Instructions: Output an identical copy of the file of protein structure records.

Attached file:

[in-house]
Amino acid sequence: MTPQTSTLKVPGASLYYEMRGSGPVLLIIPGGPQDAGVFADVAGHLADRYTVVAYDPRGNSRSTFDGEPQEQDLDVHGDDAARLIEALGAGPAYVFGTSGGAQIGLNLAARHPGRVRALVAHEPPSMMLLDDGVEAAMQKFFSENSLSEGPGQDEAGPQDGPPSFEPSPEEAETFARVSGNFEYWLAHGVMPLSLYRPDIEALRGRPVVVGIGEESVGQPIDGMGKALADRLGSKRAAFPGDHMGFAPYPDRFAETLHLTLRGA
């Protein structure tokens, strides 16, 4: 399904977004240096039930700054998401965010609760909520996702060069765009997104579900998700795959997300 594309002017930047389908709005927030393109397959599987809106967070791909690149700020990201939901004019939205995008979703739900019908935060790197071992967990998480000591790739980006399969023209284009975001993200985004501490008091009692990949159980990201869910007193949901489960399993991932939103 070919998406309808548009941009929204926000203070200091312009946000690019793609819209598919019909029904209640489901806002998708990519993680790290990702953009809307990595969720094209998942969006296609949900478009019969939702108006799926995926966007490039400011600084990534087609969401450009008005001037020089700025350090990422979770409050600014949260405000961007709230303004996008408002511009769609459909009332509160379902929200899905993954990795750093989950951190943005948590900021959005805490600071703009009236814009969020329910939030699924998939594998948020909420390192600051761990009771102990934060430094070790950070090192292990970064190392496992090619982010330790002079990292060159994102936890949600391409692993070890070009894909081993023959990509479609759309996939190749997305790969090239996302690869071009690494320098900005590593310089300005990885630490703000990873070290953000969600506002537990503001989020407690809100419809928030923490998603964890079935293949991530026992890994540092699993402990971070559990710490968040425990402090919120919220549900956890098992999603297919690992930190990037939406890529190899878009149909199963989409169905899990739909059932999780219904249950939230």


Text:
[in-house]
Amino acid sequence: MTPQTSTLKVPGASLYYEMRGSGPVLLIIPGGPQDAGVFADVAGHLADRYTVVAYDPRGNSRSTFDGEPQEQDLDVHGDDAARLIEALGAGPAYVFGTSGGAQIGLNLAARHPGRVRALVAHEPPSMMLLDDGVEAAMQKFFSENSLSEGPGQDEAGPQDGPPSFEPSPEEAETFARVSGNFEYWLAHGVMPLSLYRPDIEALRGRPVVVGIGEESVGQPIDGMGKALADRLGSKRAAFPGDHMGFAPYPDRFAETLHLTLRGA
């Protein structure tokens, strides 16, 4: 399904977004240096039930700054998401965010609760909520996702060069765009997104579900998700795959997300 594309002017930047389908709005927030393109397959599987809106967070791909690149700020990201939901004019939205995008979703739900019908935060790197071992967990998480000591790739980006399969023209284009975001993200985004501490008091009692990949159980990201869910007193949901489960399993991932939103 070919998406309808548009941009929204926000203070200091312009946000690019793609819209598919019909029904209640489901806002998708990519993680790290990702953009809307990595969720094209998942969006296609949900478009019969939702108006799926995926966007490039400011600084990534087609969401450009008005001037020089700025350090990422979770409050600014949260405000961007709230303004996008408002511009769609459909009332509160379902929200899905993954990795750093989950951190943005948590900021959005805490600071703009009236814009969020329910939030699924998939594998948020909420390192600051761990009771102990934060430094070790950070090192292990970064190392496992090619982010330790002079990292060159994102936890949600391409692993070890070009894909081993023959990509479609759309996939190749997305790969090239996302690869071009690494320098900005590593310089300005990885630490703000990873070290953000969600506002537990503001989020407690809100419809928030923490998603964890079935293949991530026992890994540092699993402990971070559990710490968040425990402090919120919220549900956890098992999603297919690992930190990037939406890529190899878009149909199963989409169905899990739909059932999780219904249950939230």